Stott, D.I. (1992) Spectrotypes of anti-DNA antibodies show that anti-DNA-secreting B-cell clones of SLE patients are restricted in number, stable and long lived. Autoimmunity, 12(4), pp. 249-258. (doi:10.3109/08916939209148467)
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We have investigated the number of B-lymphocyte clones secreting anti-ssDNA antibodies in SLE patients and a chronic active hepatitis patient by isoelectric focusing and reverse immunoblotting of serum antibodies. Individual clones can be identified by the unique pattern of bands produced by their antibodies (the clonotype). Using this technique, we have shown that the anti-DNA response of the majority of SLE patients is clonally restricted, in many cases only a single B-cell clone responding. We have also measured qualitative and quantitative changes in expression of B-cell clones and shown that these clones are remarkably stable with lifespans of up to six years or more. These results are in agreement with previous observations of clonal restriction of the anti-DNA response in three mouse models of SLE and in addition show that, unlike the mouse models, human anti-DNA-secreting B-cell clones are extremely stable and long-lived. The implications of these results for models of initiation and regulation of the autoimmune response are discussed.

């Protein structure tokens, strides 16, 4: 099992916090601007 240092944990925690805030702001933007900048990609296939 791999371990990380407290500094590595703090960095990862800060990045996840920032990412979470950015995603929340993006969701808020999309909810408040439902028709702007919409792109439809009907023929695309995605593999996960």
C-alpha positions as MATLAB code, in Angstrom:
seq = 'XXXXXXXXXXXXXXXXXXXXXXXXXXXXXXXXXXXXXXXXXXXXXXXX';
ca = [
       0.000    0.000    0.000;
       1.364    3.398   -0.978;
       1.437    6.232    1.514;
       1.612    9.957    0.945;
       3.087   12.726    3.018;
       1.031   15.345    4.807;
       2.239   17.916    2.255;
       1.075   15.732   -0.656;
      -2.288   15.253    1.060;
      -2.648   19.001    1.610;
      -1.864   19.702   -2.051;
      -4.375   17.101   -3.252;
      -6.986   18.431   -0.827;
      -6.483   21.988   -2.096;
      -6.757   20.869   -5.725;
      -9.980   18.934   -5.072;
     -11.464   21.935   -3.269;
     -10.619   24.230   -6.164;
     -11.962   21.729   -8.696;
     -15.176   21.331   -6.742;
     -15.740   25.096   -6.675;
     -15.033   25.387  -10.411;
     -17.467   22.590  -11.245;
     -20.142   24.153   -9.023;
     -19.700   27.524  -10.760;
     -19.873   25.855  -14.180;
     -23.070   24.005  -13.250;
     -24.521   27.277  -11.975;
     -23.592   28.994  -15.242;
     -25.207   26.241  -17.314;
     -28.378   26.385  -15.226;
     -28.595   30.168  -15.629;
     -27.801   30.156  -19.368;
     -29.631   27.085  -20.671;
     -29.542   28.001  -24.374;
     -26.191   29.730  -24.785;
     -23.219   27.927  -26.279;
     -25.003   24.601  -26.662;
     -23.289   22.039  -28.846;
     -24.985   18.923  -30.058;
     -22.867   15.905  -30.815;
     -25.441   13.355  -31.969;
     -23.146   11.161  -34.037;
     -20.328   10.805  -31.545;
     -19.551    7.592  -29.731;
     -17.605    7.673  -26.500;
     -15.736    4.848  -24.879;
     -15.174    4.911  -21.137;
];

|Glasgow Author(s) Enlighten ID:||Stott, Professor David|
|College/School:||College of Medical Veterinary and Life Sciences|
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